* The incentive format (cash or gift card) and amount varied by MSA based on formative assessment and local policy. A typical format included $25 for completing the interview, $25 for providing a specimen for HIV testing, and $10 for each successful recruitment (maximum of five).
§ Sharing syringes was defined as "using needles mat someone else had already injected with." Sharing injection equipment was defined as using cookers, cottons, or water to rinse needles or prepare drugs "that someone else had already used." Unprotected vaginal and anal sex were defined as "sex without a condom." Male-male anal sex was restricted to males and includes both insertive and receptive anal sex. Participating in an individual or group HIV behavioral intervention (e.g., a one-on-one conversation with a counselor or an organized discussion regarding HIV prevention) did not include counseling received as part of an HIV test. Testing for HCV infection was measured as ever tested or ever received a diagnosis of hepatitis C.
¶ City-level estimates with inadequate sample size for analysis (five or fewer observations) were excluded from aggregation. For city-level estimates for which confidence intervals could not be calculated, maximally wide confidence intervals (0-1) were used in aggregation. Such estimates represented <4% of the analysis.
** Data from 426 participants were excluded because of missing recruitment data (five participants), lost data during electronic upload (142), incomplete survey data (25), survey responses with questionable validity (63), invalid HIV test results (1 30), could not be identified as male or female (53), or other reason (eight). Reasons for exclusion were not mutually exclusive and were applied hierarchically in the order listed.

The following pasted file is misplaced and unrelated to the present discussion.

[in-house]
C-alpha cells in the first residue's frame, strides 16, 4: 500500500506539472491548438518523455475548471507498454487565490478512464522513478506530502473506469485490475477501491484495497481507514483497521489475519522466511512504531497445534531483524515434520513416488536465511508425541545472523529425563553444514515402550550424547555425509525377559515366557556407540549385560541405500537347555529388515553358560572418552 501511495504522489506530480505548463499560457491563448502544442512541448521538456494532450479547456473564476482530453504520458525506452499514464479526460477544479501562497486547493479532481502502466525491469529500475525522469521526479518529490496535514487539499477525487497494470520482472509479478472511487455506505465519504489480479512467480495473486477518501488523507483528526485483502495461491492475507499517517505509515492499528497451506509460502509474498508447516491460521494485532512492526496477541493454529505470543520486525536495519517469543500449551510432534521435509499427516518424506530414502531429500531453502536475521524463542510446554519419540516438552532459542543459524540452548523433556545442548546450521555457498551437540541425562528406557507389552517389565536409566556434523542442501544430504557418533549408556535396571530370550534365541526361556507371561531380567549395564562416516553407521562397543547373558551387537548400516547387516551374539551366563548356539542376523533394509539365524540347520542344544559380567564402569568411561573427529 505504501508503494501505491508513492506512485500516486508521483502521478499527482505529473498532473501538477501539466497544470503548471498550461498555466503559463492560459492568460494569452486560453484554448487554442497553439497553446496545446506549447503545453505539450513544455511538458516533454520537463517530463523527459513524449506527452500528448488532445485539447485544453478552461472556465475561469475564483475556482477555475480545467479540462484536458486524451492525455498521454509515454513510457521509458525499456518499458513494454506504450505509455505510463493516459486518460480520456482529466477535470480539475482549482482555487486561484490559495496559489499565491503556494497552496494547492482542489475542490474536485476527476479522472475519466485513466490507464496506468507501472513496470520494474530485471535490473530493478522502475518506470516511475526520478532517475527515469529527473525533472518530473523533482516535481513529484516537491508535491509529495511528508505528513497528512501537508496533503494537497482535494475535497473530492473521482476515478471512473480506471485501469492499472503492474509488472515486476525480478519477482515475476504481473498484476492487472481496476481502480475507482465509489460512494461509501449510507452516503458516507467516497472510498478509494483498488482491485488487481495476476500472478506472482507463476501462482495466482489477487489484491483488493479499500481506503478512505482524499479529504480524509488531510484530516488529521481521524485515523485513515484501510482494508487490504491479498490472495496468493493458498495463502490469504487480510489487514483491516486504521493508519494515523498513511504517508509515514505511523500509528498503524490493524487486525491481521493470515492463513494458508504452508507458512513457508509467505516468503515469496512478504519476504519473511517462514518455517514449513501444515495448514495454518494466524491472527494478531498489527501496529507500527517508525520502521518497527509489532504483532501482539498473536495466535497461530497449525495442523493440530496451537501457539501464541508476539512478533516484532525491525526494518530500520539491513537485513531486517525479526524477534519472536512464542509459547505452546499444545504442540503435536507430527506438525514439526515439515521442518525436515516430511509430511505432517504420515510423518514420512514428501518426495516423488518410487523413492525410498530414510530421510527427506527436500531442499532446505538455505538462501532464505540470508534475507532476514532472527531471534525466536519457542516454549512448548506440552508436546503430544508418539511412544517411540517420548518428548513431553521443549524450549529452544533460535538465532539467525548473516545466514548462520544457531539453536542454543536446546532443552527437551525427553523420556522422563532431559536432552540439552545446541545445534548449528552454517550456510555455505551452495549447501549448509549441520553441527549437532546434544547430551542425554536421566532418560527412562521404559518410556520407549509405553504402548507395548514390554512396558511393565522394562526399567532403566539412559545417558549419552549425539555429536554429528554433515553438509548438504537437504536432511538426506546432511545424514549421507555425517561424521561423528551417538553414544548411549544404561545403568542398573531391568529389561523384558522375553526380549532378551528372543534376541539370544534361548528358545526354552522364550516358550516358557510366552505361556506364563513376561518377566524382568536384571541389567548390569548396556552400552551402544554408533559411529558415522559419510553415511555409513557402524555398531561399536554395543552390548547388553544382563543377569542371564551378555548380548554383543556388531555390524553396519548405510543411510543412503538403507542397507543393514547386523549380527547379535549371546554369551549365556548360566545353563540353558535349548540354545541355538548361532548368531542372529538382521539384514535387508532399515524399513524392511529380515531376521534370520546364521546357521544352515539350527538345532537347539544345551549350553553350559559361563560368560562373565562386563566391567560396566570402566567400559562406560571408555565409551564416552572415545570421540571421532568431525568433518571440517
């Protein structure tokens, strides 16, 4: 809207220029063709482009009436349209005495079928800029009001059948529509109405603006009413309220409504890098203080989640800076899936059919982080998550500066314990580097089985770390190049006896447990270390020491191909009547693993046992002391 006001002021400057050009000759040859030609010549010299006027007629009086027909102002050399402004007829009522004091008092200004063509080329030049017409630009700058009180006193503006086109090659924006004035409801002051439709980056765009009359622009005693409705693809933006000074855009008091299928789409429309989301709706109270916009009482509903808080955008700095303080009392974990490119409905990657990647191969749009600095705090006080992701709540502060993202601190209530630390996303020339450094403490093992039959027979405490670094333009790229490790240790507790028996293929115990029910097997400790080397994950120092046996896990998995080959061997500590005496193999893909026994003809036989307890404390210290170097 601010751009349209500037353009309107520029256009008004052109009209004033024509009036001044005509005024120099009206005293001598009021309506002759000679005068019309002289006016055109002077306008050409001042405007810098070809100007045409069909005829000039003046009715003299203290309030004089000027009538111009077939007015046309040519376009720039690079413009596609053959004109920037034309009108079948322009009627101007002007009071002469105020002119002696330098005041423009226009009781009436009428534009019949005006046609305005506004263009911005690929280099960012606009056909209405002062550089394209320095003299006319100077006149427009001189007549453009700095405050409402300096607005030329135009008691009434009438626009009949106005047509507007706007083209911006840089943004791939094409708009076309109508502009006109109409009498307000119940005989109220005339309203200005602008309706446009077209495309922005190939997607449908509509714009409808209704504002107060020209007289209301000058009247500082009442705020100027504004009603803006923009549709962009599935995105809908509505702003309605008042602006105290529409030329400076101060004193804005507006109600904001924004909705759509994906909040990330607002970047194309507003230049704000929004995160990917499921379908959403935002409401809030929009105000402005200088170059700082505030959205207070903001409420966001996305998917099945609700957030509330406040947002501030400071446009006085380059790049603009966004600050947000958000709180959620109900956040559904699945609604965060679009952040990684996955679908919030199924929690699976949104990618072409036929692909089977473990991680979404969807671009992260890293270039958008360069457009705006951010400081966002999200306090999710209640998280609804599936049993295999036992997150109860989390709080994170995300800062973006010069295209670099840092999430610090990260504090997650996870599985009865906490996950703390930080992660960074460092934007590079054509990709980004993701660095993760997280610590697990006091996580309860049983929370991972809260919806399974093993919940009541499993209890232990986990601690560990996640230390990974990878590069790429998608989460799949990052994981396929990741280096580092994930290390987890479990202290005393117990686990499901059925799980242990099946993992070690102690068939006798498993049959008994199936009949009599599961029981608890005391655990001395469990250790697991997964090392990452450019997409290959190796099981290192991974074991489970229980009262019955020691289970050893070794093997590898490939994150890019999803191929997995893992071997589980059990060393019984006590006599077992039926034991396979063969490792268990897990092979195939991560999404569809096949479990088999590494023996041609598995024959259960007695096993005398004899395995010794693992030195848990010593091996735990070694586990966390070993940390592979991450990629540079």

[dagger] [dagger] Additional information available at http://www.whitehouse.gov/ administration/eop/onap/nhas.
§ § Additional information available at http://www.cdc.gov/hiv/strategy.
¶ ¶ In December 2011, Congress reinstated a ban on the use of federal funds for carrying out any program of distributing sterile needles or syringes for hypodermic injection of illegal drugs.
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Cyprian Wejnert, PhD, HuongPham, MPH, Alexandra M. Oster, MD, Elizabeth A. DiNenno, PhD, Amanda Smith, MPH, Nevin Krishna, MS, AmyLansky, PhD, Div of HIVI AIDS Prevention, National Center for HIVIAIDS, Viral Hepatitis, STD, and TB Prevention, CDC Corresponding contributor: Cyprian Wejnert, email@example.com, 404-639-6044.